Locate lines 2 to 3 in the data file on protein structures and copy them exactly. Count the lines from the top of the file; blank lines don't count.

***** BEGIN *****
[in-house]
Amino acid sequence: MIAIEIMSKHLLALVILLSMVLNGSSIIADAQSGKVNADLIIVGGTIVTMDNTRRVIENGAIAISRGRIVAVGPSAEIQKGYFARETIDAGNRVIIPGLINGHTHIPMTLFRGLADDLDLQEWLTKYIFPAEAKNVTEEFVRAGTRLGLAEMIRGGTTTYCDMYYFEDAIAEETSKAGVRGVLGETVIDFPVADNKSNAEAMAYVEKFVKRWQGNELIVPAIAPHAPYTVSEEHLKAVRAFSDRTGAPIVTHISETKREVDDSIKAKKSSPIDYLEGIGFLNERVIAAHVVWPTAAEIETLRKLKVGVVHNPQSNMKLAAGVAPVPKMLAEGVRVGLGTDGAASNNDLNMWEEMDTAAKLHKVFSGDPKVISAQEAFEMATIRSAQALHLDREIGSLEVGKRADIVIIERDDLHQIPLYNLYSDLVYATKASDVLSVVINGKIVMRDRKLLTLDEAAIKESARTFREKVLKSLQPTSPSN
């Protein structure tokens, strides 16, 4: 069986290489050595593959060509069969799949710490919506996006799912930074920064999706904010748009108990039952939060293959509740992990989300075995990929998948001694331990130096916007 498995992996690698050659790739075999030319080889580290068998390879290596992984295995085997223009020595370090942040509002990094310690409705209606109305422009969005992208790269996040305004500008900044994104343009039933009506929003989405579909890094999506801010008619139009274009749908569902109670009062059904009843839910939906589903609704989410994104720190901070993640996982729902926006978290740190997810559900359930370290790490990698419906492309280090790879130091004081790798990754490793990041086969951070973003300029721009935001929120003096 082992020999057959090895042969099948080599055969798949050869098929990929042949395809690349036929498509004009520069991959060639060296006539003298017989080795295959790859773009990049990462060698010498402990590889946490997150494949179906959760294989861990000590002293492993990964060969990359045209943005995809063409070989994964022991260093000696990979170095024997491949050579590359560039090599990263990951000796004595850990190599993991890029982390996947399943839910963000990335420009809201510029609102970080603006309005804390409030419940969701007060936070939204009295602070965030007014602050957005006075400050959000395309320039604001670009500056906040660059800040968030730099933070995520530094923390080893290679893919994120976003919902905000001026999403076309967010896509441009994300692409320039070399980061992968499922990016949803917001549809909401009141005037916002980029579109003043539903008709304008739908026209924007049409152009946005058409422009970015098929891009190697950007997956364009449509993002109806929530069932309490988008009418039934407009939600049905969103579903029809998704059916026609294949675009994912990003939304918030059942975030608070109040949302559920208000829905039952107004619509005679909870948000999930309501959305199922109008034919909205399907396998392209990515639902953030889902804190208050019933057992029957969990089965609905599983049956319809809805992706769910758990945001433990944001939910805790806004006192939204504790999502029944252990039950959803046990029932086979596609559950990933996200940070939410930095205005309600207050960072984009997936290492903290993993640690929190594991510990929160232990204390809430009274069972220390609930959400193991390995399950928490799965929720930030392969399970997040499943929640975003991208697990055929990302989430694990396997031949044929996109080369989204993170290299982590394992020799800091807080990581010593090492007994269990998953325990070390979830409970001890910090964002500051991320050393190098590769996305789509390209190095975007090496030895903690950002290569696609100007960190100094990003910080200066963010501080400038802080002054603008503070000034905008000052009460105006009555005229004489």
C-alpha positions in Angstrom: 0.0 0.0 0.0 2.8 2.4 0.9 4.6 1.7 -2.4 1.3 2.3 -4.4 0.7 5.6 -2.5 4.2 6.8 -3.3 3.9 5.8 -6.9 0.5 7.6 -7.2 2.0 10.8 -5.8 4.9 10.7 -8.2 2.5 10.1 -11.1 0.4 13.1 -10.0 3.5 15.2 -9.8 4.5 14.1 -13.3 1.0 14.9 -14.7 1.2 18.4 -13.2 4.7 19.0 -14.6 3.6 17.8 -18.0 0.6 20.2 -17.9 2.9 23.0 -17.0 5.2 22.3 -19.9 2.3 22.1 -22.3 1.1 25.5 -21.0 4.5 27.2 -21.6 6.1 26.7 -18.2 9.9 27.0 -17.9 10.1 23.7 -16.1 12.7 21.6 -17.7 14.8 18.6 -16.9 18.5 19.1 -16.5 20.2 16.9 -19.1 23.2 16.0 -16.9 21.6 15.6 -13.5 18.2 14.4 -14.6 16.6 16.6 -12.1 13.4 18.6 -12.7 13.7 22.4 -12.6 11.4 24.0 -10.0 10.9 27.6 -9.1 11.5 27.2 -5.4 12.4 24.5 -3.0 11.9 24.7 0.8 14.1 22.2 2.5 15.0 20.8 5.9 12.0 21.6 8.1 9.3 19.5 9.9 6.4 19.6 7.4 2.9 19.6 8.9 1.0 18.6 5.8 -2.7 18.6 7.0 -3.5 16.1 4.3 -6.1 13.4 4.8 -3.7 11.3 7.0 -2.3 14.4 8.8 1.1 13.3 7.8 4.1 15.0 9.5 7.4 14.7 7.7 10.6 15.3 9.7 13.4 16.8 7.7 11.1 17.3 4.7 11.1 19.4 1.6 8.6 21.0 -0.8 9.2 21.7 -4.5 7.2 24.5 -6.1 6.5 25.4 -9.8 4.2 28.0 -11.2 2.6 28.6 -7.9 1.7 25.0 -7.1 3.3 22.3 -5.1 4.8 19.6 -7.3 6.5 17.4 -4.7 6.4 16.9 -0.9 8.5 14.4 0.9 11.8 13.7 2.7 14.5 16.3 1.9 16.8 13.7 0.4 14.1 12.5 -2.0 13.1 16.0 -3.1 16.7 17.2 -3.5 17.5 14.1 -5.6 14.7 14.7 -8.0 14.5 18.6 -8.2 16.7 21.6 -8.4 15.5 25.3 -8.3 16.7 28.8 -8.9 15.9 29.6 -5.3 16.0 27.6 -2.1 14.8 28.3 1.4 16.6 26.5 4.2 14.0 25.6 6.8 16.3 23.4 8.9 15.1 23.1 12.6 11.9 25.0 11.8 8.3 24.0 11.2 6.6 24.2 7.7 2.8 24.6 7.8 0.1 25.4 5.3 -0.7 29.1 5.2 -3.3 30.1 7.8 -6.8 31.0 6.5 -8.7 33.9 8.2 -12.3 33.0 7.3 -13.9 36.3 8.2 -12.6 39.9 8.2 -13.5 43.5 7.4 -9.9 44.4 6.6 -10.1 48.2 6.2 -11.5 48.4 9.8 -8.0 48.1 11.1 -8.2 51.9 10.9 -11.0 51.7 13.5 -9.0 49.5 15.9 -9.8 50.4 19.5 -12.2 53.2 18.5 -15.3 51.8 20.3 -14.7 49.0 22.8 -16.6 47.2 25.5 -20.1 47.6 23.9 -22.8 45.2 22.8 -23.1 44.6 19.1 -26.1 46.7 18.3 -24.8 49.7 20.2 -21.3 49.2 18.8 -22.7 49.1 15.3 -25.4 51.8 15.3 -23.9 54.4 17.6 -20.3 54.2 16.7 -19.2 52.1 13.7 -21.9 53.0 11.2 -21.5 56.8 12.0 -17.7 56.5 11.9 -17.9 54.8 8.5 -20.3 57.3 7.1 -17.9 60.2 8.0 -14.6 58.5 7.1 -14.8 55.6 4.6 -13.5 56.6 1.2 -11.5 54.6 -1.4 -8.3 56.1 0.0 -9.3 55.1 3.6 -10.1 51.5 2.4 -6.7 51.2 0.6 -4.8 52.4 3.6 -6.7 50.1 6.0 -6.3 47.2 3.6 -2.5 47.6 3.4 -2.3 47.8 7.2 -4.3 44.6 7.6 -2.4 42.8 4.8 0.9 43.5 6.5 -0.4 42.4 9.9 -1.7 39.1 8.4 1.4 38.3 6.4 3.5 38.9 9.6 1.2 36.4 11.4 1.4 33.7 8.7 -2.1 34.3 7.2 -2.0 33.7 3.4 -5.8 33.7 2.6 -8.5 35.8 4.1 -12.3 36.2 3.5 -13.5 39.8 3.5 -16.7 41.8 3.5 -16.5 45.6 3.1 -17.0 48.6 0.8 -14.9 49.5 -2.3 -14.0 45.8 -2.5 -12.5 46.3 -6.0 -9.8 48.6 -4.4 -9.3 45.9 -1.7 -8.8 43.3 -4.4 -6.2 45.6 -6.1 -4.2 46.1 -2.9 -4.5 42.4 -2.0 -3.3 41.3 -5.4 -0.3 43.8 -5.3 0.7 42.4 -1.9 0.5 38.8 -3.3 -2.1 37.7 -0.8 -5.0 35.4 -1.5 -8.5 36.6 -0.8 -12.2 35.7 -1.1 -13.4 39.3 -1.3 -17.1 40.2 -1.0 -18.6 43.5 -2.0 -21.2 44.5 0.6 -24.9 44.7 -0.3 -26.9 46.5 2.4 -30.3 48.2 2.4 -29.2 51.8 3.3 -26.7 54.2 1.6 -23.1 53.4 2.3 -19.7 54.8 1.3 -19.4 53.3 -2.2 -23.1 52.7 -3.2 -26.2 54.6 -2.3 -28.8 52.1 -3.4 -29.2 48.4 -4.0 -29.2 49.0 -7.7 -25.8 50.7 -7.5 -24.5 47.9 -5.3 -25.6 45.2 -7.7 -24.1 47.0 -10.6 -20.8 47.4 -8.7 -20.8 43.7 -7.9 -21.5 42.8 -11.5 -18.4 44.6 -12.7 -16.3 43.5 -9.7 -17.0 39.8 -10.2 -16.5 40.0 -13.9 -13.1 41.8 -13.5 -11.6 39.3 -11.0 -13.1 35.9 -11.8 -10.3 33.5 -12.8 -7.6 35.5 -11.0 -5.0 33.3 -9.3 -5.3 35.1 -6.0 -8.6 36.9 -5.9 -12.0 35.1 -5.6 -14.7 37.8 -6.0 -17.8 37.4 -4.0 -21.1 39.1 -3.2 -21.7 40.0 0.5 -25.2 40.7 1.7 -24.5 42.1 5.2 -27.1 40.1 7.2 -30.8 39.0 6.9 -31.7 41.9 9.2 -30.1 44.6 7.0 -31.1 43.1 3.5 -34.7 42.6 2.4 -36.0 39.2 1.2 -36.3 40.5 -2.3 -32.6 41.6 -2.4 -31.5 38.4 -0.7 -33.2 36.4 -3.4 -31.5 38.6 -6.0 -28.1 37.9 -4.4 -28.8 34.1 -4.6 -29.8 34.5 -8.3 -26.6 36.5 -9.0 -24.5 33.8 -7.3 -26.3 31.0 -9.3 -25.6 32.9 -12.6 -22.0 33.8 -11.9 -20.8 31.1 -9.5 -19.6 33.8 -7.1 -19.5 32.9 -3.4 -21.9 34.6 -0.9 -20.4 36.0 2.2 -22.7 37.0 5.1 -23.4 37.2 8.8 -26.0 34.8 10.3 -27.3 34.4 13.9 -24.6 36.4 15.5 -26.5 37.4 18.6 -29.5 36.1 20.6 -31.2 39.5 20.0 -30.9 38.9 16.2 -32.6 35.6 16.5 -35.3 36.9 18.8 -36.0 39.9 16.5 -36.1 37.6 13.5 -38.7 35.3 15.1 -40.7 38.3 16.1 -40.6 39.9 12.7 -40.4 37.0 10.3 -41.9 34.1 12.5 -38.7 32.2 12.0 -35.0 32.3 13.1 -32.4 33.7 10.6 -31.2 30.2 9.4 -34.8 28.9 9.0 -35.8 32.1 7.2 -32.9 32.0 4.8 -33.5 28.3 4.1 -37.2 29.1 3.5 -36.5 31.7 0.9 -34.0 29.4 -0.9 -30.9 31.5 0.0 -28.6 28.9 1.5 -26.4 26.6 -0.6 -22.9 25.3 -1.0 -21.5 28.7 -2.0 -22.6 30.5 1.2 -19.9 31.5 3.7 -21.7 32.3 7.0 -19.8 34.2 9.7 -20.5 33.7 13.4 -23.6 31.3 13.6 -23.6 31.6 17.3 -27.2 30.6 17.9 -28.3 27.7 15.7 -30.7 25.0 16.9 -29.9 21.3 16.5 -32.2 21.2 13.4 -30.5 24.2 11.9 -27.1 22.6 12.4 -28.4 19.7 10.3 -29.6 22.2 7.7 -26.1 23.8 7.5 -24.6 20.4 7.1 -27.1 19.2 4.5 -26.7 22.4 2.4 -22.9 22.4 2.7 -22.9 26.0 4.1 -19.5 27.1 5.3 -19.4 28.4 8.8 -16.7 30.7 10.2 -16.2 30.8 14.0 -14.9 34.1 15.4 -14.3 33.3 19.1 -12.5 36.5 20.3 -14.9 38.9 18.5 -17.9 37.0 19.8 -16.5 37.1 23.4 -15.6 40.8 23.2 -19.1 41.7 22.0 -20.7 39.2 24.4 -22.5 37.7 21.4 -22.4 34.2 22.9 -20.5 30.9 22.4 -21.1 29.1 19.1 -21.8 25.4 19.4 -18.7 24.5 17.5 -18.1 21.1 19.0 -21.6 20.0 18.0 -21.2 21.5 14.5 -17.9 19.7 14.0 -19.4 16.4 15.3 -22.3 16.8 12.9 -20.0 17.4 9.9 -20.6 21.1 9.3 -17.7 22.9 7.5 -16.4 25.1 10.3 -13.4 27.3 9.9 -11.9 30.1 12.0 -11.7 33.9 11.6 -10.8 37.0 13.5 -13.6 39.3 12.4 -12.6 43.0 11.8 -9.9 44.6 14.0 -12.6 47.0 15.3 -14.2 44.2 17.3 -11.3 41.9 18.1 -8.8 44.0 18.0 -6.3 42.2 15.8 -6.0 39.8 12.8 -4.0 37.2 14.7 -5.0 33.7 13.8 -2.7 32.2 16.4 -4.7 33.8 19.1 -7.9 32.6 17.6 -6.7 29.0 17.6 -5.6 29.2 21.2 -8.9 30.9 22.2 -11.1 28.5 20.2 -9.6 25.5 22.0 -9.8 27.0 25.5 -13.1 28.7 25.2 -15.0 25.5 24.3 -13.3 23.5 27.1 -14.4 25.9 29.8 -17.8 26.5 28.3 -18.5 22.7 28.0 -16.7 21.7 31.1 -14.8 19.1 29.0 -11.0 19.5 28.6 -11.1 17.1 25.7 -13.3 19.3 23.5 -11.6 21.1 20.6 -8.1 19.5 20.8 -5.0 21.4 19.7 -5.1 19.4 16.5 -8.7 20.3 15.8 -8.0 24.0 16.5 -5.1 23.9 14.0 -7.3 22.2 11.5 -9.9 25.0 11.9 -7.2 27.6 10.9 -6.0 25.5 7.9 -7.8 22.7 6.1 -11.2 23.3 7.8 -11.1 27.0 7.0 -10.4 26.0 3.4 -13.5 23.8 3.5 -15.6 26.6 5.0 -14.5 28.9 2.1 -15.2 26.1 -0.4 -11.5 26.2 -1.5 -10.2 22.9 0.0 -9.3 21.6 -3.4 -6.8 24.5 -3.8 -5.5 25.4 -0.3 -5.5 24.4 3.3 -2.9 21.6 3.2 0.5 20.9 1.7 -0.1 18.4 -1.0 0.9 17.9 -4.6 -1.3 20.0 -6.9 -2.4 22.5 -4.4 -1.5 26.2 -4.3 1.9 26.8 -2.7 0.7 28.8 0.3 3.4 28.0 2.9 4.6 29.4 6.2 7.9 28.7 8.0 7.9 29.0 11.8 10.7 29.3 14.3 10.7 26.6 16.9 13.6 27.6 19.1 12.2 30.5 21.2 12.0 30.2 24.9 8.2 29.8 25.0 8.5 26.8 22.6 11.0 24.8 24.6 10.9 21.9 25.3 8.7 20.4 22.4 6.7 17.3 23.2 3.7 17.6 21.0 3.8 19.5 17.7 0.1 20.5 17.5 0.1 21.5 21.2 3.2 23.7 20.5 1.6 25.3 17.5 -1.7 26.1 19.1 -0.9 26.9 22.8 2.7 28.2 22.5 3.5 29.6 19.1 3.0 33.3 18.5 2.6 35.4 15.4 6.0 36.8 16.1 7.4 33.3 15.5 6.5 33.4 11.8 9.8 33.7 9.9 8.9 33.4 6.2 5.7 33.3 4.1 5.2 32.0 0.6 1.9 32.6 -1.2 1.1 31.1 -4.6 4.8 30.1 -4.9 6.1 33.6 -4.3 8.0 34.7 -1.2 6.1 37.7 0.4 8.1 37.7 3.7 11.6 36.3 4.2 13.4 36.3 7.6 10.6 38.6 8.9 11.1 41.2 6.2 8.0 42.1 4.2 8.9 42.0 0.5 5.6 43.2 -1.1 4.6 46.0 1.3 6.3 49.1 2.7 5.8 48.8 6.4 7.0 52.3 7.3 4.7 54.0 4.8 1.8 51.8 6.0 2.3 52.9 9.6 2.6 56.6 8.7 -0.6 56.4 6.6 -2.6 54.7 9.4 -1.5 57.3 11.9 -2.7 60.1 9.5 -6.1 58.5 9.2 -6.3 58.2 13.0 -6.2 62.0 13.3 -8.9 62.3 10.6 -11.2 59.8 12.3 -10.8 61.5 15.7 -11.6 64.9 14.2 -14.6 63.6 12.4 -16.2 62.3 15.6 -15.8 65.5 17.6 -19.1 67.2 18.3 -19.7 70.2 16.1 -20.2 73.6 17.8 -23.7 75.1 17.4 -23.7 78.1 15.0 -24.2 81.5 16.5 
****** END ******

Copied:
Amino acid sequence: MIAIEIMSKHLLALVILLSMVLNGSSIIADAQSGKVNADLIIVGGTIVTMDNTRRVIENGAIAISRGRIVAVGPSAEIQKGYFARETIDAGNRVIIPGLINGHTHIPMTLFRGLADDLDLQEWLTKYIFPAEAKNVTEEFVRAGTRLGLAEMIRGGTTTYCDMYYFEDAIAEETSKAGVRGVLGETVIDFPVADNKSNAEAMAYVEKFVKRWQGNELIVPAIAPHAPYTVSEEHLKAVRAFSDRTGAPIVTHISETKREVDDSIKAKKSSPIDYLEGIGFLNERVIAAHVVWPTAAEIETLRKLKVGVVHNPQSNMKLAAGVAPVPKMLAEGVRVGLGTDGAASNNDLNMWEEMDTAAKLHKVFSGDPKVISAQEAFEMATIRSAQALHLDREIGSLEVGKRADIVIIERDDLHQIPLYNLYSDLVYATKASDVLSVVINGKIVMRDRKLLTLDEAAIKESARTFREKVLKSLQPTSPSN
């Protein structure tokens, strides 16, 4: 069986290489050595593959060509069969799949710490919506996006799912930074920064999706904010748009108990039952939060293959509740992990989300075995990929998948001694331990130096916007 498995992996690698050659790739075999030319080889580290068998390879290596992984295995085997223009020595370090942040509002990094310690409705209606109305422009969005992208790269996040305004500008900044994104343009039933009506929003989405579909890094999506801010008619139009274009749908569902109670009062059904009843839910939906589903609704989410994104720190901070993640996982729902926006978290740190997810559900359930370290790490990698419906492309280090790879130091004081790798990754490793990041086969951070973003300029721009935001929120003096 082992020999057959090895042969099948080599055969798949050869098929990929042949395809690349036929498509004009520069991959060639060296006539003298017989080795295959790859773009990049990462060698010498402990590889946490997150494949179906959760294989861990000590002293492993990964060969990359045209943005995809063409070989994964022991260093000696990979170095024997491949050579590359560039090599990263990951000796004595850990190599993991890029982390996947399943839910963000990335420009809201510029609102970080603006309005804390409030419940969701007060936070939204009295602070965030007014602050957005006075400050959000395309320039604001670009500056906040660059800040968030730099933070995520530094923390080893290679893919994120976003919902905000001026999403076309967010896509441009994300692409320039070399980061992968499922990016949803917001549809909401009141005037916002980029579109003043539903008709304008739908026209924007049409152009946005058409422009970015098929891009190697950007997956364009449509993002109806929530069932309490988008009418039934407009939600049905969103579903029809998704059916026609294949675009994912990003939304918030059942975030608070109040949302559920208000829905039952107004619509005679909870948000999930309501959305199922109008034919909205399907396998392209990515639902953030889902804190208050019933057992029957969990089965609905599983049956319809809805992706769910758990945001433990944001939910805790806004006192939204504790999502029944252990039950959803046990029932086979596609559950990933996200940070939410930095205005309600207050960072984009997936290492903290993993640690929190594991510990929160232990204390809430009274069972220390609930959400193991390995399950928490799965929720930030392969399970997040499943929640975003991208697990055929990302989430694990396997031949044929996109080369989204993170290299982590394992020799800091807080990581010593090492007994269990998953325990070390979830409970001890910090964002500051991320050393190098590769996305789509390209190095975007090496030895903690950002290569696609100007960190100094990003910080200066963010501080400038802080002054603008503070000034905008000052009460105006009555005229004489």